Farmers need and want mental health resources, U of G researcher says
By Diego Flammini
Assistant Editor, North American Content
A University of Guelph researcher wants Ontario producers, veterinarians and other members of the ag community to chat with her about mental health.
Dr. Andria Jones-Bitton, a professor in the University of Guelph’s Department of Population Medicine, has been studying the mental health of farmers for the past two years.
She found that 45 per cent of respondents had high stress in her national survey of more than 1,100 people in ag between September 2015 and January 2016.
“The sense I got from that study are that many producers feel there isn’t enough support available and resources can be hard to access,” she told Farms.com today.
Now she’s focusing her research on members of Ontario’s agricultural community through a series of one-on-one interviews and surveys.
“The interviews help producers explore their own mental health,” Jones-Bitton said. “They explore how mental health impacts their farms, families, livestock, crops and businesses.
“We’ve also (interviewed) people who have experienced poor mental health or have undergone a crisis like a disease outbreak, barn fire or extreme weather.”
To date, Jones-Bitton and her team have completed about 20 interviews. Their work will continue for the next couple of weeks.
She plans to expand these interviews and surveys to other parts of Canada.
The interviews represent the first part of Phase 2 of the overall mental health research project.
The second part of Phase 2 will create a national strategy for mental health literacy for farmers.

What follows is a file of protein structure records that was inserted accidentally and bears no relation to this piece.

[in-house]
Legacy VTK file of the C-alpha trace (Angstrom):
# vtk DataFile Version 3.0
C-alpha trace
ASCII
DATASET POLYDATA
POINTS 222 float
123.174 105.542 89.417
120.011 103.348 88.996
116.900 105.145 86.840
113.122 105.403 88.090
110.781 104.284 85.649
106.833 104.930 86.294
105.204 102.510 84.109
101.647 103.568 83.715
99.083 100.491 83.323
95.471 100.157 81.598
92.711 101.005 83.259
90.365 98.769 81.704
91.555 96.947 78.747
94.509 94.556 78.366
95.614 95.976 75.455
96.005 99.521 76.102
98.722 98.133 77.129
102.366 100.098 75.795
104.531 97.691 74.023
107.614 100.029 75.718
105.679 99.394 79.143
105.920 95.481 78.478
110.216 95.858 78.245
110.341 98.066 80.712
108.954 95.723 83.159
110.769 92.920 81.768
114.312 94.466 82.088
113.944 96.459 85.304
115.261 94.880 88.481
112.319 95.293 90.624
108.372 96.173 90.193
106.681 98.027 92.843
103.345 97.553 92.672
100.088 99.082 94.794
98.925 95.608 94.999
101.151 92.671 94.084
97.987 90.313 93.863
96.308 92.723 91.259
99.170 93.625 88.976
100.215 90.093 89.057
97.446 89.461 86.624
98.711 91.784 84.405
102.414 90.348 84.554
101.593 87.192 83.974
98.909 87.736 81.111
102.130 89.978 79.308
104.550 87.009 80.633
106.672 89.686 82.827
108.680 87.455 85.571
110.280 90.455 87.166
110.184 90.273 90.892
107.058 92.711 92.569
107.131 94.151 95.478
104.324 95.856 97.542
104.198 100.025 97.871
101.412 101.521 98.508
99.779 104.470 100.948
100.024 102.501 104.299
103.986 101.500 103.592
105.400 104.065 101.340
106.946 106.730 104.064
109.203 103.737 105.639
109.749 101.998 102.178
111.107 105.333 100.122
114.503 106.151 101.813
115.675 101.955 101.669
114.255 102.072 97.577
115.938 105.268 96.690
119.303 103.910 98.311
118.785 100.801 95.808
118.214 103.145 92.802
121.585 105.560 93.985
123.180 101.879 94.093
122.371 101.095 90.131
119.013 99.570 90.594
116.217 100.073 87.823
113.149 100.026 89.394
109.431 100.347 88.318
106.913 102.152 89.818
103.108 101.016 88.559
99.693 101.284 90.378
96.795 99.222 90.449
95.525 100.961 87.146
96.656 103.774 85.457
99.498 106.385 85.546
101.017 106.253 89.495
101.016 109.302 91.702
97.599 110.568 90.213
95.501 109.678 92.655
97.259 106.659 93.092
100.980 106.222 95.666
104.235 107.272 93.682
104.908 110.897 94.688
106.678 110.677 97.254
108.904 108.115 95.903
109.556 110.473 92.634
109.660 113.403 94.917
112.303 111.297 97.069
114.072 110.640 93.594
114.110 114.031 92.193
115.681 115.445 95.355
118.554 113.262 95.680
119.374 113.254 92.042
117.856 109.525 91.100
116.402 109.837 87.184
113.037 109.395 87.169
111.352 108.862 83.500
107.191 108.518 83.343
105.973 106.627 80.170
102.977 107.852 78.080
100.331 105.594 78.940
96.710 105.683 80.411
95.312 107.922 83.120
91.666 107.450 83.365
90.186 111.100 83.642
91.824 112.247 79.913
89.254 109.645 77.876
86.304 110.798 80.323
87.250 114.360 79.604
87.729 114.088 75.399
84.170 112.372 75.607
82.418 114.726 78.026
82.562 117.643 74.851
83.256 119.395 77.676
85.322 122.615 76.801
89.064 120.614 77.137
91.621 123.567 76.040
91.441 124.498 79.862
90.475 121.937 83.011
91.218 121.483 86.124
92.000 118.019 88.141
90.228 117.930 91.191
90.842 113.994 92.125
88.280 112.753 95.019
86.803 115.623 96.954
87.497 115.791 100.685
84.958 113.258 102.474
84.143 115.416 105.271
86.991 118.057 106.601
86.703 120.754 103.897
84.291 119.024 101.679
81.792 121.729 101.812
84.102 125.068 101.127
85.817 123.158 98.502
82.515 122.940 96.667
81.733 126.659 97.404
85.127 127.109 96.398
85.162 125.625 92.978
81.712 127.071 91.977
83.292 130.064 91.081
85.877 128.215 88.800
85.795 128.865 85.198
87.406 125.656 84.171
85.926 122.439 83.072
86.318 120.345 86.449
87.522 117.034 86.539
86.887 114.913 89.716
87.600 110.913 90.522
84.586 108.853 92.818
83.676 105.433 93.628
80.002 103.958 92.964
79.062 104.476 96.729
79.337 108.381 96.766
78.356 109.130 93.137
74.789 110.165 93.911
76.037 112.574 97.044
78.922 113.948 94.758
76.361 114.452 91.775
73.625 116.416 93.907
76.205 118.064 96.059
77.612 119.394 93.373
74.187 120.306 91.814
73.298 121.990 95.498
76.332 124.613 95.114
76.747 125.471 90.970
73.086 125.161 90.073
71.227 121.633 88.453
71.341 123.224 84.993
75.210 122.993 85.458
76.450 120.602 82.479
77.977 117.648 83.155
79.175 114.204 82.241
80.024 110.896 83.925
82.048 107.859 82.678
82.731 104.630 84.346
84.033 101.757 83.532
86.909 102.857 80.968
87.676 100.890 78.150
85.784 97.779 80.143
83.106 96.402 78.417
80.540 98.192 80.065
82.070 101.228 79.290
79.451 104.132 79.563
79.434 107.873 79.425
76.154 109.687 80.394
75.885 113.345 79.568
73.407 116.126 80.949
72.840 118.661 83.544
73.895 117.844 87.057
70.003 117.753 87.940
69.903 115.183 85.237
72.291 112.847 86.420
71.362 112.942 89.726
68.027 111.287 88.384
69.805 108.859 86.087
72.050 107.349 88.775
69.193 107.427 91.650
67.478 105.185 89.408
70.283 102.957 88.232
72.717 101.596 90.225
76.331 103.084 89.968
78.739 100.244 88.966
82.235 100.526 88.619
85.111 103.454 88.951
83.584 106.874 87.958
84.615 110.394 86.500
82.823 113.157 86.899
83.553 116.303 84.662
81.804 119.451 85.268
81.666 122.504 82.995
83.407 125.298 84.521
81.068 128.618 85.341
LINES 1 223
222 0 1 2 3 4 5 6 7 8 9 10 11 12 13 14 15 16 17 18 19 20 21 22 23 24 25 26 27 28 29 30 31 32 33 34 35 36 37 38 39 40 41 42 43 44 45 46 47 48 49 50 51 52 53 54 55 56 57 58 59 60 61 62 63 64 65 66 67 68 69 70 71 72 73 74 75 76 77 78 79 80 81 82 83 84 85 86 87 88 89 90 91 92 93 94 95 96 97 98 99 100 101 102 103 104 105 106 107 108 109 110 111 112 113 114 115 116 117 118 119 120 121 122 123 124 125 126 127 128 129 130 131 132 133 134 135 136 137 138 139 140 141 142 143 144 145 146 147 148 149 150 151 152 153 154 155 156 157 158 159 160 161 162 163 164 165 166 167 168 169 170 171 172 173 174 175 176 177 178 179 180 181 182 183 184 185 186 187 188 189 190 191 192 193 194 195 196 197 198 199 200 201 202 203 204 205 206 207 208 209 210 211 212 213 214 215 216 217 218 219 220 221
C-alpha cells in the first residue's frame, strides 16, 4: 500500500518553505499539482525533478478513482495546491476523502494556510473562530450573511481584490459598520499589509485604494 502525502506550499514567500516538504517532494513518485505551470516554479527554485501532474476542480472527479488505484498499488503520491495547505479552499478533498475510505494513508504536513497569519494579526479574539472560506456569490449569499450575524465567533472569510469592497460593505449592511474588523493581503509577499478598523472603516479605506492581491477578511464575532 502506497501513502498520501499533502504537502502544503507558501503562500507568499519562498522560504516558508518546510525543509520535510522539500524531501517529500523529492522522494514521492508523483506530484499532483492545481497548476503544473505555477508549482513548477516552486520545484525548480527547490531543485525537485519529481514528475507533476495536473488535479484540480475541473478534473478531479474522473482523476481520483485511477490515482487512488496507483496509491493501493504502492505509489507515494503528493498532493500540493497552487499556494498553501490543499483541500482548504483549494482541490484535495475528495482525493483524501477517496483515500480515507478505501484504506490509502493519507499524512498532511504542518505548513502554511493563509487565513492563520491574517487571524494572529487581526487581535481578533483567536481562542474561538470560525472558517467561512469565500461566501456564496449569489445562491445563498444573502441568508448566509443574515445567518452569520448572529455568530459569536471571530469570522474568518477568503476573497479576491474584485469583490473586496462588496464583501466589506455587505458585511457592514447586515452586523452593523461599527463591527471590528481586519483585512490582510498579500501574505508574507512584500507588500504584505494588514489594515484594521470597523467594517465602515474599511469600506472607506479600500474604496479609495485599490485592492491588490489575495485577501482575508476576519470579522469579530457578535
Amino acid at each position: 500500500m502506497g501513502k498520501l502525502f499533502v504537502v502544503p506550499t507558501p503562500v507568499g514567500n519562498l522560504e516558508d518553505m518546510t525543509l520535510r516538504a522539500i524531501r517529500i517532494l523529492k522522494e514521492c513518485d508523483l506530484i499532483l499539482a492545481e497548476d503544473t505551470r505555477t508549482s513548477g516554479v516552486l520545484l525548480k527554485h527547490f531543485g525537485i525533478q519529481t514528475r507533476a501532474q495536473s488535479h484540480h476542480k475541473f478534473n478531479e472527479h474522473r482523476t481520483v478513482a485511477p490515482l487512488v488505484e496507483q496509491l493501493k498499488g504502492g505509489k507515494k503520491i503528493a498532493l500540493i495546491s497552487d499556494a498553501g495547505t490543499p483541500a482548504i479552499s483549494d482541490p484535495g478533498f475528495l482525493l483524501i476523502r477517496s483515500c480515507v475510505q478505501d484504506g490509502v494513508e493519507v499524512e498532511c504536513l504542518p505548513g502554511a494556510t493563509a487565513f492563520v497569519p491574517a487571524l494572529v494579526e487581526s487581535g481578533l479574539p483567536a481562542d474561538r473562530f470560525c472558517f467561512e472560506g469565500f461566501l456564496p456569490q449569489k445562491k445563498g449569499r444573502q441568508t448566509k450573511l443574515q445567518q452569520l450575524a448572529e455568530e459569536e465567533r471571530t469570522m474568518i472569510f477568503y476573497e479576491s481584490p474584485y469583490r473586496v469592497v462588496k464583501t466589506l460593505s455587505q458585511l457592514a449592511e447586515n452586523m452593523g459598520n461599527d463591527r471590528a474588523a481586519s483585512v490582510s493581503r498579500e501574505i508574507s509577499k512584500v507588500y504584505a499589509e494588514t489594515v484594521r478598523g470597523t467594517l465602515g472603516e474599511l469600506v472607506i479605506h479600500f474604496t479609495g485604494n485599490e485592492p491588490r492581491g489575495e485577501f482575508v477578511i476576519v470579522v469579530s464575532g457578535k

“We realized many people in agriculture didn’t feel comfortable talking about mental health,” Jones-Bitton said. “Part of what we’re doing is developing a national mental health literacy program that’s specific to agriculture so people in the industry will know about mental health and how to open up conversations on the subject.”
Farmers, social workers, psychologists are part of the team developing the national program, she said.
Interviewee’s willingness to chat with researchers shows the perceived stigma associated with mental health is shifting, says Jones-Bitton.
“Traditionally, perhaps (mental health) has been something producers haven’t been ‘allowed’ to talk abou, but, recently, people well-respected within their agricultural communities are talking about mental health challenges,” she said.
The one-on-one interviews take between 45 and 60 minutes and the surveys can take up to 10 minutes.
Anyone interested in participating can contact Dr. Andria Jones-Bitton (519-824-4120 ext. 54786) or Briana Hagen (306-381-8927).
Participants could also receive a $100 honorarium.